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Sunday, August 14, 2016


The story is set in the early 1960s in a small town called Eden Hill, Kentucky. I loved the description of the town as it made me think of Mayberry. People were nice, women went to get their hair done at the local beauty shop and the men loved to go fishing. There was one gas station in town owned by Virgil T. Osgood. He is very hard working and is  diligent about providing for his family. I loved how the author showed the struggle Virgil had with making sure his wife was happy. He didn't realize she was unhappy and when he found out, he really did a great job showing her how important she is to him. Do we sometimes take people for granted?

Sometimes small towns don't stay small and It looks like a new gas station is being built across the street from Virgil's. The gossip in the town has started as a new sign has been place at the land across from the only gas station in town. What gas  company is coming to town? Will it put Virgil out if business? I really liked when a character said this; " give the customer what he desires and he will patronize your establishment."  I especially liked Mavine who is Virgil's wife. She is a stay at home mom. I loved  her sweet character and the way she cared for her family and their needs.

The story has several characters that add a great depth to the community. Who are the couple that has moved in on the land across from Virgil's gas station? Will they be welcomed? It is an  emotional, funny and exciting book. I have to mention the Reverend Eugene Caudill . He is a breath of fresh air and his faith and dedication to the town is very evident. But with most churches there is always that one person who seems to have to point out all the things the Reverend should and should not be doing. Madeline Crutcher tells him, "You must convict the sinner of their sin." His reply is priceless. " Convicting sinners isn't my job. Preaching the gospel and serving the Lord is my job." I wonder how many of us are guilty of telling our pastor what he should be doing? Have we been guilty of judging others?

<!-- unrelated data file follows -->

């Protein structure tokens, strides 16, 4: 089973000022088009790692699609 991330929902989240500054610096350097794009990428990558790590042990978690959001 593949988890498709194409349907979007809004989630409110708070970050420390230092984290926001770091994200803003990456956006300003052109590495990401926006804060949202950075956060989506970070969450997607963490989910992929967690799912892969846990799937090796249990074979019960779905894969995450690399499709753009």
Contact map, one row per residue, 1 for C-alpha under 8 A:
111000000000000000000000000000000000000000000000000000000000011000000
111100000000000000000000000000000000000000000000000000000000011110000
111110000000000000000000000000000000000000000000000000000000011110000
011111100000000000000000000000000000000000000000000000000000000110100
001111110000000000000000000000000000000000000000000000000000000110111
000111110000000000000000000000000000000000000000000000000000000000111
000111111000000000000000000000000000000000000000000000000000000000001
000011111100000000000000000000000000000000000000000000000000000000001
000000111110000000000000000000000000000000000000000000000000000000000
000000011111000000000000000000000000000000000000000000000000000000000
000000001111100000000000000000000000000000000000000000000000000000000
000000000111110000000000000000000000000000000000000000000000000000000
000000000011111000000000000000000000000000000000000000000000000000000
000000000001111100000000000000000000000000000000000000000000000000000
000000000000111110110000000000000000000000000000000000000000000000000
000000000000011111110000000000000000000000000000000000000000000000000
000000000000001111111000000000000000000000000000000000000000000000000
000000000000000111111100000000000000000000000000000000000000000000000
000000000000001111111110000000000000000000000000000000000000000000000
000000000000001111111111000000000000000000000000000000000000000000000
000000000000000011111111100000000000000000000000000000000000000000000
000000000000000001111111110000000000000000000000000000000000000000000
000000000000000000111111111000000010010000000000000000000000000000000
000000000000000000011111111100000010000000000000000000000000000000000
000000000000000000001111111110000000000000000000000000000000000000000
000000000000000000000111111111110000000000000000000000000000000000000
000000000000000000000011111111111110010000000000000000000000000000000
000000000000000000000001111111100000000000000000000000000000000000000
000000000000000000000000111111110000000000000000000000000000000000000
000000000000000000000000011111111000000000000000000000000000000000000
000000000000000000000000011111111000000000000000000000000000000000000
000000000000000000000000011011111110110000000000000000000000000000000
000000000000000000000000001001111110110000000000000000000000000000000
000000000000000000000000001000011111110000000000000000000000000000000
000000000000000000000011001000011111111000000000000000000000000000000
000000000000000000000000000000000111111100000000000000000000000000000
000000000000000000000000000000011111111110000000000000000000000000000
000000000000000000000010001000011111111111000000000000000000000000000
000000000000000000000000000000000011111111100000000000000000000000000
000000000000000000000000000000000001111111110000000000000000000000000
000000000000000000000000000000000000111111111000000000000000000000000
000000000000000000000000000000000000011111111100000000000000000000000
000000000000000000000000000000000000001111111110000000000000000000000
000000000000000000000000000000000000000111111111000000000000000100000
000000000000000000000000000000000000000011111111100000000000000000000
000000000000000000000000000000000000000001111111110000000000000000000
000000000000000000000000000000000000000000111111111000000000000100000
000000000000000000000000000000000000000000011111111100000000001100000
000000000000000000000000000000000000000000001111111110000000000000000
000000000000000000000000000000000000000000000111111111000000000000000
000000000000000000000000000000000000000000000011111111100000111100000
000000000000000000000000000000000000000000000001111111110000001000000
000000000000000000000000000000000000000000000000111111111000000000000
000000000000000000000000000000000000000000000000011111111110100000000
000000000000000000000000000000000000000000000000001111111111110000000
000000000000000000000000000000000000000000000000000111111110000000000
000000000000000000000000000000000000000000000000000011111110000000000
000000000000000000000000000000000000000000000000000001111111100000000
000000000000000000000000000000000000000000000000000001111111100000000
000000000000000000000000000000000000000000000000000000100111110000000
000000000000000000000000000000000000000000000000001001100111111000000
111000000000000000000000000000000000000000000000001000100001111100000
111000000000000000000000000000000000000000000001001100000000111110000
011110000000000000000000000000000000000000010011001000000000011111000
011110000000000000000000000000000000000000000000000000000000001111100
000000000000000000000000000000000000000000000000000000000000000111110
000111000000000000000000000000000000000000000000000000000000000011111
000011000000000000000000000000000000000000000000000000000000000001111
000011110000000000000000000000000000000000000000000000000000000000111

The story is well written and flows very smoothly. The town is small but they all seem to pull together when someone is in need. There is also an issue going on in town about race. It seems that some people have trouble accepting those with different colored skin. It's funny that in the sixties that was a big problem, yet today we are still no closer to accepting each other. I loved the story and felt like I was right there in the town visiting with neighbors, attending church and enjoying family meals. I would highly recommend this book to anyone looking for a great story of small town living with caring neighbors and faith that abounds throughout the town.

"People aren't meant to be fixed; people are meant to be loved."

I received a copy of this book from The BookClub Network and Tyndale Blogger Program for an honest review.

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